Renewables are no more natural, abundant or cheap than fossil fuels, report claims
Renewables are no more natural, abundant, better or cheaper than fossil fuels, according to the Greening Earth Society (GES).
The GES – an organisation which believes that “using fossil fuels to enable our economic activity is as natural as breathing” – claims in its report Renewable Energy and the Laws of Nature that the four tenets that form the basis of renewable energy’s appeal to the environmental community are false.
Author Mark P. Mills argues that renewable energy sources are no more ‘natural’ or abundant than fossil fuels, but are worse than fossil fuels because they require more intensive land-use, and are as inherently costly as deposits of coal or natural gas.
The report was written in reaction to opinions expressed on EarthDay 2000’s website – a US based environment event, due to be hosted by actor Leonardo DiCaprio in Washington DC on April 22.
Mills points out that all energy sources are natural. “Coal, oil and natural gas are as natural as the sunlight that strikes earth’s surface, the trees that grow on it, and water that runs across it,” he writes. “Fossil fuels are the product of the long and natural conversion of plants and animals that have been concentrated and converted into a useful form over millennia.”
Mills argues that it is no easier to power a computer or TV in rural India using ‘natural’ dung or wood than it is to use ‘natural’ wind or sun in Manhattan for the same purposes, or ‘natural’ coal in Wyoming or West Virginia, for that matter. “The primary natural resource must be converted into an unnatural one: the kilowatt-hour,” he contends.
Even though renewable energy is abundant, Mills dismisses the point as irrelevant. “All energy in nature- whether renewable or fossil – is abundant. It’s a simple physical reality,” he says. “Environmentalists don’t tout fossil fuels’ natural abundance as an opportunity. They see it as a problem. In reality, the enormous scale of natural energy sources is so vast that it doesn’t matter whether it is renewable or not. The measure of whether or not a resource is useful is what matters, and that depends on a number of factors.”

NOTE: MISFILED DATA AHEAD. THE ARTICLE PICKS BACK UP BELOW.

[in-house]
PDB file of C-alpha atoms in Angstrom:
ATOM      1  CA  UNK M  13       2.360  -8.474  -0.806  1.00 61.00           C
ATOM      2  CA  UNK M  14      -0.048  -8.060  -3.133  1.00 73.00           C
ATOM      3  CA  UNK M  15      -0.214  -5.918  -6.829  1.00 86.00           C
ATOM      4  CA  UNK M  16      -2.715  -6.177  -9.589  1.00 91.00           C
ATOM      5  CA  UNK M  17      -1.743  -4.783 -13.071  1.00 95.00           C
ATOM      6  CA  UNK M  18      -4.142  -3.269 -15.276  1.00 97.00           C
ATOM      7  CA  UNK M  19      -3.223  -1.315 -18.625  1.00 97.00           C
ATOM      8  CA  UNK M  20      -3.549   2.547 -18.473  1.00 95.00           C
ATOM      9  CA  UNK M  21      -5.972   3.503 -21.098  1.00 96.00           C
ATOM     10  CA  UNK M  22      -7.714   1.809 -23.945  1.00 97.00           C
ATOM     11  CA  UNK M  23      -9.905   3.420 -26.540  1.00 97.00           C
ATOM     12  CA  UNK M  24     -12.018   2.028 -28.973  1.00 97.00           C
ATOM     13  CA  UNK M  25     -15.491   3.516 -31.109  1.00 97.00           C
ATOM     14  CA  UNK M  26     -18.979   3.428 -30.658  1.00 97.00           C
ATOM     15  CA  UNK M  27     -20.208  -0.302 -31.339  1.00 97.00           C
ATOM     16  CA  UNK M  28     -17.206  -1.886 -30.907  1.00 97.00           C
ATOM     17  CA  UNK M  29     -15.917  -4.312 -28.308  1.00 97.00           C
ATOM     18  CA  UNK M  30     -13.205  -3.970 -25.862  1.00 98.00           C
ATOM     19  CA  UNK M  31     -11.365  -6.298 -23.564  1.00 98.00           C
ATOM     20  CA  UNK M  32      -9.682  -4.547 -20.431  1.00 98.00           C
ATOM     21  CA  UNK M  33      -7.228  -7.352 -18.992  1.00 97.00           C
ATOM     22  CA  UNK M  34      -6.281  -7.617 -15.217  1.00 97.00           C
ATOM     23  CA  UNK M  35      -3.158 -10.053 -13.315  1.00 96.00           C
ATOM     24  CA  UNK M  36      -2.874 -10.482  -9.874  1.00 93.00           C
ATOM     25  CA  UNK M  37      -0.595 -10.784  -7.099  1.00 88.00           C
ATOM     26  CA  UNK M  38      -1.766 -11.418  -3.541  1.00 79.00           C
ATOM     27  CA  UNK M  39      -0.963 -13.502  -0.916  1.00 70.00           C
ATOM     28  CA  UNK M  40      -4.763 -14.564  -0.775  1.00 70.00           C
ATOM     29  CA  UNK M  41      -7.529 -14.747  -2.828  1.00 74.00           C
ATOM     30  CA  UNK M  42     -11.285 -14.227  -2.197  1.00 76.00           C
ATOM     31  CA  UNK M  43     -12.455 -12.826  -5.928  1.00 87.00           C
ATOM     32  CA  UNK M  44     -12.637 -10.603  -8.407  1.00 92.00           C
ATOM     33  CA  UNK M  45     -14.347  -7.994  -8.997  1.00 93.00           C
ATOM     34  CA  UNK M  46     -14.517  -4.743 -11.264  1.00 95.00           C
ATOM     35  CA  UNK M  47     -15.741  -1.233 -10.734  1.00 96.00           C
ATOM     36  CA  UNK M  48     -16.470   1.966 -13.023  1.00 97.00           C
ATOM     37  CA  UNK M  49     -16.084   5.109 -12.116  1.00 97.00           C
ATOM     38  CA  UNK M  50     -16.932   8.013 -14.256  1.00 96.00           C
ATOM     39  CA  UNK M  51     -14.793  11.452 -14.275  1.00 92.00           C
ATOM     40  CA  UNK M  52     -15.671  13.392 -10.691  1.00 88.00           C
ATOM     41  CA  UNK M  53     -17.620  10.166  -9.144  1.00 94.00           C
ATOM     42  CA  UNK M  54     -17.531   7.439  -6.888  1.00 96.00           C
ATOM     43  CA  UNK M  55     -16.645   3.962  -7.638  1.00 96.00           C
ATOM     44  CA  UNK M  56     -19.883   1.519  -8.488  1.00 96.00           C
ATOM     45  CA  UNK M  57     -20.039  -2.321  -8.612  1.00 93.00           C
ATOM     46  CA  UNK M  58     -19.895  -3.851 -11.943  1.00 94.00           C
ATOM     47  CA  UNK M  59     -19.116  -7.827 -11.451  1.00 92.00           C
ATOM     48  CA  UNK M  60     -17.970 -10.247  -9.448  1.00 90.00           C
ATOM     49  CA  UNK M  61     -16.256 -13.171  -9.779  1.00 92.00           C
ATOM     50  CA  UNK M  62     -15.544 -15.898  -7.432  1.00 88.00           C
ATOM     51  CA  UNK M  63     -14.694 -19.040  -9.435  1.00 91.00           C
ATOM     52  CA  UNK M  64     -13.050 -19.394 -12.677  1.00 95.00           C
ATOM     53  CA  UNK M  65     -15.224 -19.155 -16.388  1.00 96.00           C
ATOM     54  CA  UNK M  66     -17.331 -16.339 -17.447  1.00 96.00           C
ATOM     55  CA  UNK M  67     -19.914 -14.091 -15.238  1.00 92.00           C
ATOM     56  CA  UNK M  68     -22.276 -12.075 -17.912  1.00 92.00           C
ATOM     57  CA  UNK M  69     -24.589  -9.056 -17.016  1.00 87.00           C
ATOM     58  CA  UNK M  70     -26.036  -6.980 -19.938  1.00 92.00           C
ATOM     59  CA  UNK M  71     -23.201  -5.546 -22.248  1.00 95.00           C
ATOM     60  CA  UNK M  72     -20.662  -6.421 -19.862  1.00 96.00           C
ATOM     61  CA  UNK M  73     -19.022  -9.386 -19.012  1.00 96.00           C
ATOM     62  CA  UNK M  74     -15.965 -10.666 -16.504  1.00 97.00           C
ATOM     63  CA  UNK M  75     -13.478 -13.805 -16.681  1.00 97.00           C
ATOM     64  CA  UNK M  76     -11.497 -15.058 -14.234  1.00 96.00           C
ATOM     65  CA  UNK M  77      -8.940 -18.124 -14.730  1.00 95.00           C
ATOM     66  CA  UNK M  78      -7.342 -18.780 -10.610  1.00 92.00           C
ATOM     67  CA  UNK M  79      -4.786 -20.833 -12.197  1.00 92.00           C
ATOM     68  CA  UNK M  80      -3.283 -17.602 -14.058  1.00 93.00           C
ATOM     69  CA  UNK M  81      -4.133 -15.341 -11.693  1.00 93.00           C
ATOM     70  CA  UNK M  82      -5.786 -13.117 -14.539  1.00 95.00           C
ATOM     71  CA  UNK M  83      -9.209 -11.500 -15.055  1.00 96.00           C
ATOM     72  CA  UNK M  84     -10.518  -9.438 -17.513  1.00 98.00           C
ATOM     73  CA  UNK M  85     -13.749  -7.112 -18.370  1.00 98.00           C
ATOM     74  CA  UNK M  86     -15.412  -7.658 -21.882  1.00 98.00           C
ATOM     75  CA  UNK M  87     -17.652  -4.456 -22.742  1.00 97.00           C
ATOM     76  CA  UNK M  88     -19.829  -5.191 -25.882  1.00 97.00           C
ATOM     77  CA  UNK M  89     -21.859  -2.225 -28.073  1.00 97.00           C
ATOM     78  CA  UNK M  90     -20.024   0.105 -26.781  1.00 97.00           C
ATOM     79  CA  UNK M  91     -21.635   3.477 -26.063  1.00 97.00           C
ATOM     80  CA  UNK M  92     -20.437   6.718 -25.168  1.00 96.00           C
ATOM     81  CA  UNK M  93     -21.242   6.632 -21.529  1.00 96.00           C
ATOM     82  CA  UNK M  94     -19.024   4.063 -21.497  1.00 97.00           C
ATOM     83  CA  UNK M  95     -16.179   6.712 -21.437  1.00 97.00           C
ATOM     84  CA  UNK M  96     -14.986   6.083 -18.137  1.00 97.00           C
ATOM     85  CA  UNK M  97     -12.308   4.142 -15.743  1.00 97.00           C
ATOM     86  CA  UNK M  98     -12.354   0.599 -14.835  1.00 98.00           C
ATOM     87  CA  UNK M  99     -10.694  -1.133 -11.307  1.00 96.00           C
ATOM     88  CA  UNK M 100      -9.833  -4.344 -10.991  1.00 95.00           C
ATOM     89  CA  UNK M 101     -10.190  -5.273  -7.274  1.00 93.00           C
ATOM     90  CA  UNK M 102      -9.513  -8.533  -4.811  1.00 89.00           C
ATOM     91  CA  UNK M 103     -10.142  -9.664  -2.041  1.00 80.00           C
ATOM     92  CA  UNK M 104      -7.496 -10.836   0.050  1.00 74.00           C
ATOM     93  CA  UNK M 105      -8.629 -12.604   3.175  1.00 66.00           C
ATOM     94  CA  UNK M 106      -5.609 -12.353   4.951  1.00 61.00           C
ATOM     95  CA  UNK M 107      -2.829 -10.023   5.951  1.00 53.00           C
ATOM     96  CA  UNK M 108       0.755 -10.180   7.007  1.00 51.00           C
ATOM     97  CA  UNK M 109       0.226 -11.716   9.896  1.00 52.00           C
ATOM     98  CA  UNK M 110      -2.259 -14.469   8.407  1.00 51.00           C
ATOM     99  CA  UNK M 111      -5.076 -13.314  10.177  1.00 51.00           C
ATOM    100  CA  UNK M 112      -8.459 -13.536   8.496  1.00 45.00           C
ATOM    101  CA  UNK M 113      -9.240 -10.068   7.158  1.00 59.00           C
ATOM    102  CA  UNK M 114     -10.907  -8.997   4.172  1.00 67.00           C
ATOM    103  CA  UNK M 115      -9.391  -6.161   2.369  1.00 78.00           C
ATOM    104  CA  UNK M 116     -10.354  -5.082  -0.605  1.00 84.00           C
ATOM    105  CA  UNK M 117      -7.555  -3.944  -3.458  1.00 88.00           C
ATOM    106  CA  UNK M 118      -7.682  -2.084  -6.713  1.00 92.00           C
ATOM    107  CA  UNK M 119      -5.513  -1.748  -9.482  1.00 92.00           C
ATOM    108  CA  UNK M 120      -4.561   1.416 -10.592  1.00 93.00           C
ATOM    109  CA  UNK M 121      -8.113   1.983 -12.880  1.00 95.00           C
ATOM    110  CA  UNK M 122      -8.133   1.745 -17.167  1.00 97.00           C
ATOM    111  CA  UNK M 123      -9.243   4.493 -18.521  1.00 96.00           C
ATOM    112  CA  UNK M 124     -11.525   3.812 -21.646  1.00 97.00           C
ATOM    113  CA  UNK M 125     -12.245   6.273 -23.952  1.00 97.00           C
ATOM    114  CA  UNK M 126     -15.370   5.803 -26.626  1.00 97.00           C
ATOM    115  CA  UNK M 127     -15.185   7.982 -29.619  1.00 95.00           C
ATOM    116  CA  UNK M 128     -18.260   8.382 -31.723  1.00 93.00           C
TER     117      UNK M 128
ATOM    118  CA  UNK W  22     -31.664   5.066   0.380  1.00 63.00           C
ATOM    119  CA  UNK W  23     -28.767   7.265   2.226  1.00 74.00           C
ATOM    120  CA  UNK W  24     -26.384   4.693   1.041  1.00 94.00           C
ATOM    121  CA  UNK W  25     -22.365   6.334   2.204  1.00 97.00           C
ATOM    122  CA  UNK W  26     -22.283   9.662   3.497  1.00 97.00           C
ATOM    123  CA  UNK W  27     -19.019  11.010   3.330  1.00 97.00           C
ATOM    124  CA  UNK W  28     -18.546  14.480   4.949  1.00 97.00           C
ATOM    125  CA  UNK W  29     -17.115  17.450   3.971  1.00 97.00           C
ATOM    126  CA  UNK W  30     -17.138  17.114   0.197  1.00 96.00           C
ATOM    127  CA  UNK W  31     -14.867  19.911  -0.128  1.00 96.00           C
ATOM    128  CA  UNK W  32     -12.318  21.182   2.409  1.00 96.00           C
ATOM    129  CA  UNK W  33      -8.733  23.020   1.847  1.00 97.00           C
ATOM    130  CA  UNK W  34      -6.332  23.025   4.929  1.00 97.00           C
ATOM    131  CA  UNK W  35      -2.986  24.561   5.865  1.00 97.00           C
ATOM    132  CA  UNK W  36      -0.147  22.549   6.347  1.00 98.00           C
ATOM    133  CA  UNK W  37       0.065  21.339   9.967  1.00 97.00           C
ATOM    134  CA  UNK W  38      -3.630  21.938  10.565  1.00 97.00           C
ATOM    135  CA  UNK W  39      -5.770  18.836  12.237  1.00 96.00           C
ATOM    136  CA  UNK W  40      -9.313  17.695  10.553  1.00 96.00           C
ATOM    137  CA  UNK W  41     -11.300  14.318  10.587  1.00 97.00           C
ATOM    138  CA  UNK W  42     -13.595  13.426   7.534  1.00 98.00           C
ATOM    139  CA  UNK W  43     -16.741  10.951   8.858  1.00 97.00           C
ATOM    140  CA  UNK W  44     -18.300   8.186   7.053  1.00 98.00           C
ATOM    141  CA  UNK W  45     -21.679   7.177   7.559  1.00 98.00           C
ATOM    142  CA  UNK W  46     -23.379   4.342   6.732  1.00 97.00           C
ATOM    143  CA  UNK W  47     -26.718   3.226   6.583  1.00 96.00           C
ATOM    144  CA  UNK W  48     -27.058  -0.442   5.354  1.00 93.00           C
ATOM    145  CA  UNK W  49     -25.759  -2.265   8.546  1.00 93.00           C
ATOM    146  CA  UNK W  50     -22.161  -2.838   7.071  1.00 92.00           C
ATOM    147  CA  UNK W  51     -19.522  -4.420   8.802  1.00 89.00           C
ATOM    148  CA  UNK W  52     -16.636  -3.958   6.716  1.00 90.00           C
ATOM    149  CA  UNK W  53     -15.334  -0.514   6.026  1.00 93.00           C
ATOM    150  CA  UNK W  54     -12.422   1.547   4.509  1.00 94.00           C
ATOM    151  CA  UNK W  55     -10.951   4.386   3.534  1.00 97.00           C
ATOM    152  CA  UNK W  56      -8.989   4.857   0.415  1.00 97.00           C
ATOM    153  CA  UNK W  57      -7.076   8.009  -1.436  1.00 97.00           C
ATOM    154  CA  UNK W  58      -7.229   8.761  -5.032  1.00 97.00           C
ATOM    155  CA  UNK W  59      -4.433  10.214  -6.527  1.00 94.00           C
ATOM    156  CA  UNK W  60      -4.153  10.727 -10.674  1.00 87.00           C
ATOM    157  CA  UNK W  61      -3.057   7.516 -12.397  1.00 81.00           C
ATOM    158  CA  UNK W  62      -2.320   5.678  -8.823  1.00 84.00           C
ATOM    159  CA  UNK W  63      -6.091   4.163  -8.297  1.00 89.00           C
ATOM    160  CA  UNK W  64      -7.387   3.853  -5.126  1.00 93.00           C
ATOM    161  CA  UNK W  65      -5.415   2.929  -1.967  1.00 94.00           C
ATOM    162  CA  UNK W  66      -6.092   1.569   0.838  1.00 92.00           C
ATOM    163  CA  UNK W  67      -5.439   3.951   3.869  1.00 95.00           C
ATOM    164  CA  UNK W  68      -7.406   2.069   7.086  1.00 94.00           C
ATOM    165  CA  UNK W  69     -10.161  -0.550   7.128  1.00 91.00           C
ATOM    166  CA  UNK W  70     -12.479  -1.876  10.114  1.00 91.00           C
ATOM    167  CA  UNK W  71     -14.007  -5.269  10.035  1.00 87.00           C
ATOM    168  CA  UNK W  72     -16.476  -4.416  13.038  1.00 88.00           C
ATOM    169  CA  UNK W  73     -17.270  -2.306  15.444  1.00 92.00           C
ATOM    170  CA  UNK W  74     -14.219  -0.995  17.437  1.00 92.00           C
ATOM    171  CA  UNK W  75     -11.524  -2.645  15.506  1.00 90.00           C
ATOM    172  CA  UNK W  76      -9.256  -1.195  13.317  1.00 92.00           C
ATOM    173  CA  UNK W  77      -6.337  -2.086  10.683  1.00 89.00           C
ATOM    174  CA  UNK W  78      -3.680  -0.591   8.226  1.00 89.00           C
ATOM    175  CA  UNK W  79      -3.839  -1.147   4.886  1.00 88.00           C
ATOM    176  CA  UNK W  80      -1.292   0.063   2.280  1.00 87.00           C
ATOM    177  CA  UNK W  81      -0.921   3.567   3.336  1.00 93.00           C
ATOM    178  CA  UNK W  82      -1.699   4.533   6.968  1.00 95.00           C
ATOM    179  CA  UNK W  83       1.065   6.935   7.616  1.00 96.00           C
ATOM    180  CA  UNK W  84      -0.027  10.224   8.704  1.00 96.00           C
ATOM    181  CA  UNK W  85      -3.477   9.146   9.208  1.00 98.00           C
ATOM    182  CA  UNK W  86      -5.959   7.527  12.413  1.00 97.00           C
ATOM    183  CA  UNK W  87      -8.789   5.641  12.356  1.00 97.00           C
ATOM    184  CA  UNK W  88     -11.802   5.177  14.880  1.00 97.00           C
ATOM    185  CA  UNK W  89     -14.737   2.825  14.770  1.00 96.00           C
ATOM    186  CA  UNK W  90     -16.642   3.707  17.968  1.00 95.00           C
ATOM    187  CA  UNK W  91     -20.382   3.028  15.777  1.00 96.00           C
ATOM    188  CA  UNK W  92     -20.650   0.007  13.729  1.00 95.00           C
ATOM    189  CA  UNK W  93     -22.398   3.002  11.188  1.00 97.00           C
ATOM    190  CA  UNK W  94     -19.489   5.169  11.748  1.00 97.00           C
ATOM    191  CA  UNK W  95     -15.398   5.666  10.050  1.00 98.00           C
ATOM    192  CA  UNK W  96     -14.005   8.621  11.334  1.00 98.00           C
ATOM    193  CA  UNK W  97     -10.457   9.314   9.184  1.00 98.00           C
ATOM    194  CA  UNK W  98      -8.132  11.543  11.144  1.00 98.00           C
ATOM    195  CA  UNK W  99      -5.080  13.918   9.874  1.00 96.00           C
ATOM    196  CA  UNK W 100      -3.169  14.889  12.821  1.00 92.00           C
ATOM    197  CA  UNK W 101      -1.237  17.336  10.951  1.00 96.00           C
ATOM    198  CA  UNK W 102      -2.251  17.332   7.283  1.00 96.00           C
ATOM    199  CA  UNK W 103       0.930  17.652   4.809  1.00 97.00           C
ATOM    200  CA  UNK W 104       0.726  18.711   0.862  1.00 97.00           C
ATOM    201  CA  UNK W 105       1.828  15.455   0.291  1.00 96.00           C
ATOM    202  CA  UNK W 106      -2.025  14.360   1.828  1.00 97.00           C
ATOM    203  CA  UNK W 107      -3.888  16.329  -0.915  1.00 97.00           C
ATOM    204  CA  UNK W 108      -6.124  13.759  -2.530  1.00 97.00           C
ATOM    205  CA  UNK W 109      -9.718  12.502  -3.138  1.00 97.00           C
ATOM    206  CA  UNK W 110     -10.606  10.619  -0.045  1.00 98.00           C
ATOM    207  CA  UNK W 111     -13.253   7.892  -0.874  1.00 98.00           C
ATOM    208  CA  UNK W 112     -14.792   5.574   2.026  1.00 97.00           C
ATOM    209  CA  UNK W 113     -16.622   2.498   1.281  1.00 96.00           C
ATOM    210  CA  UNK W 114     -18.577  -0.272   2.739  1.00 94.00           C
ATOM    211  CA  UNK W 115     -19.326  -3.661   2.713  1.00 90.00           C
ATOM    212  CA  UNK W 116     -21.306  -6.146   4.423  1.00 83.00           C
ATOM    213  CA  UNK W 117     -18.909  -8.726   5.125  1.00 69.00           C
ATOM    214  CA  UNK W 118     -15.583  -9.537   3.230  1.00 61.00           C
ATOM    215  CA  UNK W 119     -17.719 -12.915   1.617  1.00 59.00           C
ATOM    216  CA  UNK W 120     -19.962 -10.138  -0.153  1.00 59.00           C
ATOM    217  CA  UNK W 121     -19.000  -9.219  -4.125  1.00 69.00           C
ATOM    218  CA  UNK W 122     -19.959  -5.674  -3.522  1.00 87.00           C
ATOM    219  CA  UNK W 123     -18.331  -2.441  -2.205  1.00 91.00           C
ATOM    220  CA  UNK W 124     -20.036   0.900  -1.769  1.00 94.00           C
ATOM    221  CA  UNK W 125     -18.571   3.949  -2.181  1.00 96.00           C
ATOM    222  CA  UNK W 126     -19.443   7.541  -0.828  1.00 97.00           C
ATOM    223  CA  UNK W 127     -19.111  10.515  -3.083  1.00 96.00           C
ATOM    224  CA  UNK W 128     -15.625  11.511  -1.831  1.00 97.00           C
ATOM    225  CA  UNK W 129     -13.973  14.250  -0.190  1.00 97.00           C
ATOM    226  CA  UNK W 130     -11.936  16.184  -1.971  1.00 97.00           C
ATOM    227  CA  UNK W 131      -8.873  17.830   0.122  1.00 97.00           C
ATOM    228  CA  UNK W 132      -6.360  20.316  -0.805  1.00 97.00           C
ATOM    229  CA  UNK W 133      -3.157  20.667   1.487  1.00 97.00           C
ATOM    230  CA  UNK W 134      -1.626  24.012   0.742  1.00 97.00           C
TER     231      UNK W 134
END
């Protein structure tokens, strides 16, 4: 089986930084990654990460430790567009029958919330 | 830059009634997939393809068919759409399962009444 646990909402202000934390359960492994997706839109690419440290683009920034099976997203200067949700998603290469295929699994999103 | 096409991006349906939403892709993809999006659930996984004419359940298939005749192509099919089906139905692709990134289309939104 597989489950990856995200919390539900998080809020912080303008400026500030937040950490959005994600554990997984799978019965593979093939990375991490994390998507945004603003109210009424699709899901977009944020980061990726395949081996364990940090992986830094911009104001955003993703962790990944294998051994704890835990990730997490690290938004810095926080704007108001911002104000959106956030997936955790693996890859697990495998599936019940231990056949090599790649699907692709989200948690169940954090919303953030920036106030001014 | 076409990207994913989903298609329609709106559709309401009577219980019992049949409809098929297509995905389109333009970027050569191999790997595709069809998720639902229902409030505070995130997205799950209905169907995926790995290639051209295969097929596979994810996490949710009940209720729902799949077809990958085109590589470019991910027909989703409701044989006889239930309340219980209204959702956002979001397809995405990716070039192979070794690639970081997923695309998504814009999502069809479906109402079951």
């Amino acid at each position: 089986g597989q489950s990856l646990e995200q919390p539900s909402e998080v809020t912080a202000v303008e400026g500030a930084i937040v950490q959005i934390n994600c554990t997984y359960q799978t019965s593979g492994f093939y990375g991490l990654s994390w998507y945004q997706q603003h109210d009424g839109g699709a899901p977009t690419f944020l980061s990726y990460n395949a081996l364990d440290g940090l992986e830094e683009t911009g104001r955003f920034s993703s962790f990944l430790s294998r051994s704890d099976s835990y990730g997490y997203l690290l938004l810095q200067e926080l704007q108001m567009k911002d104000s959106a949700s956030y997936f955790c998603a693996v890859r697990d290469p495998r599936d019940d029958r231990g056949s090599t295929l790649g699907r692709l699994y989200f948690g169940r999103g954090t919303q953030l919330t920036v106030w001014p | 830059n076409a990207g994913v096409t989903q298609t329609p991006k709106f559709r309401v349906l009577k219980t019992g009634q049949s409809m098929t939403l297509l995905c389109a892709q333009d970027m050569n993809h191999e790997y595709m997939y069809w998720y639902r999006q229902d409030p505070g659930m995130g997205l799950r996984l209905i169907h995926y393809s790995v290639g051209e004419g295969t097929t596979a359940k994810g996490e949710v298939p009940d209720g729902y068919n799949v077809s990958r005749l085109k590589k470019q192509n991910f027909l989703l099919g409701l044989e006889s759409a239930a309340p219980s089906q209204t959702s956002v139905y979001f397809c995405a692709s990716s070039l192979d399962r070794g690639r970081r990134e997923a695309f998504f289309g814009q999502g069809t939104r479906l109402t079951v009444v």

Concerning the EarthDay 2000 Article of Faith, that renewable energy is better, Mills notes that both renewables and fossil fuels require conversion from their largely useless ‘natural’ form into something more useful, like electricity. “What makes using renewable energy resources worse – not better – is that they require vastly more intensive land-use than do fossil fuels. Using renewable energy on a mass scale will increase total land-use for energy by factors that will cause concern for urban sprawl to pale in comparison,” Mills found.
Mills describes the claim that solar power is a free energy source as “the silliest among the four renewable resource tenets, yet it is the most widely and oft-repeated. It is a notion that bumps headlong into the Laws of Physics.
“Of course there is no inherent cost in the fact there is abundant sunlight in Nevada, wind blowing in the Dakotas, water rushing to sea, or trees growing in the Pacific Northwest,” Mills scoffs. “But then, similarly, there is no inherent cost in the abundantly rich veins of coal underlying the Powder River Basin in Montana and Wyoming, or the abundant deposits of oil and natural gas in the Gulf of Mexico. In this way all energy resources are free. Making an energy resource useful – now that’s another matter.”
Mills claims that putting energy resources to use entails both and energy and economic cost associated with all of the activities and technologies required to convert the resource into useful work.
“The issue is not whether engineers can make renewable sources work. We already know they can and that they do,” Mills writes. “The central issue is whether there is something truly special about renewable energy sources. One needs look not to engineering and economics, but to something more basic – the physics of energy – to answer that question.
“No matter where one ranges along the energy food chain,” Mills says, “materials, fuel, and equipment are required to access energy resources and to convert them into something useful – whether it be heat, light, motion or food. Clearly, a primary energy resource that requires more energy to tap than it can yield is a loser. And renewables are losers.”
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